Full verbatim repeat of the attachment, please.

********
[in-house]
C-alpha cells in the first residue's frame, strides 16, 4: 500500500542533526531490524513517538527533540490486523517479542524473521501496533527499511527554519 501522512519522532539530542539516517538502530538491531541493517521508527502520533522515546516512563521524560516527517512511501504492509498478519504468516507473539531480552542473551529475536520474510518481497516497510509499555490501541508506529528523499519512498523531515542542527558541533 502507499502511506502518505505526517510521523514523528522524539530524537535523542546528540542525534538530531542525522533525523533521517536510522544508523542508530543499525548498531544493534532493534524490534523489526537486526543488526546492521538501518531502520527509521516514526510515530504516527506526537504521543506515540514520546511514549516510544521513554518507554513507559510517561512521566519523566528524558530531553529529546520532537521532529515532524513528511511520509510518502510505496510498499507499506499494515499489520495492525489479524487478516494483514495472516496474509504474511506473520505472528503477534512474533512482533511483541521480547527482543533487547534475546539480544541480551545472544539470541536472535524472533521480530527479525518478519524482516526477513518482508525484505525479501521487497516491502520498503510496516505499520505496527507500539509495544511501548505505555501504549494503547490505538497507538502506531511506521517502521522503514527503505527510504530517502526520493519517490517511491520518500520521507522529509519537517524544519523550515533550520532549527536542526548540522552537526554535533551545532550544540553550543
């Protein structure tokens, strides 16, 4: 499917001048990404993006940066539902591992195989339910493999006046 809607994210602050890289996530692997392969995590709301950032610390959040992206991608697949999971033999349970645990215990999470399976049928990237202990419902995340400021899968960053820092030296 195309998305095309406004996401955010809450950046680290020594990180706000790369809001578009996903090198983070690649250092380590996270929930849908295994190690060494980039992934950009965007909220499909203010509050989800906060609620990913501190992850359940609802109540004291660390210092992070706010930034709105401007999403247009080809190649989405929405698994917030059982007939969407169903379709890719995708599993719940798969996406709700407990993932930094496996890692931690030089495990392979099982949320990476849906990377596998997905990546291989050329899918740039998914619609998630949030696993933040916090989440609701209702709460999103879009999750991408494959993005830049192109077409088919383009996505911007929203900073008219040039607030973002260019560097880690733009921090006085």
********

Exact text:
[in-house]
C-alpha cells in the first residue's frame, strides 16, 4: 500500500542533526531490524513517538527533540490486523517479542524473521501496533527499511527554519 501522512519522532539530542539516517538502530538491531541493517521508527502520533522515546516512563521524560516527517512511501504492509498478519504468516507473539531480552542473551529475536520474510518481497516497510509499555490501541508506529528523499519512498523531515542542527558541533 502507499502511506502518505505526517510521523514523528522524539530524537535523542546528540542525534538530531542525522533525523533521517536510522544508523542508530543499525548498531544493534532493534524490534523489526537486526543488526546492521538501518531502520527509521516514526510515530504516527506526537504521543506515540514520546511514549516510544521513554518507554513507559510517561512521566519523566528524558530531553529529546520532537521532529515532524513528511511520509510518502510505496510498499507499506499494515499489520495492525489479524487478516494483514495472516496474509504474511506473520505472528503477534512474533512482533511483541521480547527482543533487547534475546539480544541480551545472544539470541536472535524472533521480530527479525518478519524482516526477513518482508525484505525479501521487497516491502520498503510496516505499520505496527507500539509495544511501548505505555501504549494503547490505538497507538502506531511506521517502521522503514527503505527510504530517502526520493519517490517511491520518500520521507522529509519537517524544519523550515533550520532549527536542526548540522552537526554535533551545532550544540553550543
């Protein structure tokens, strides 16, 4: 499917001048990404993006940066539902591992195989339910493999006046 809607994210602050890289996530692997392969995590709301950032610390959040992206991608697949999971033999349970645990215990999470399976049928990237202990419902995340400021899968960053820092030296 195309998305095309406004996401955010809450950046680290020594990180706000790369809001578009996903090198983070690649250092380590996270929930849908295994190690060494980039992934950009965007909220499909203010509050989800906060609620990913501190992850359940609802109540004291660390210092992070706010930034709105401007999403247009080809190649989405929405698994917030059982007939969407169903379709890719995708599993719940798969996406709700407990993932930094496996890692931690030089495990392979099982949320990476849906990377596998997905990546291989050329899918740039998914619609998630949030696993933040916090989440609701209702709460999103879009999750991408494959993005830049192109077409088919383009996505911007929203900073008219040039607030973002260019560097880690733009921090006085």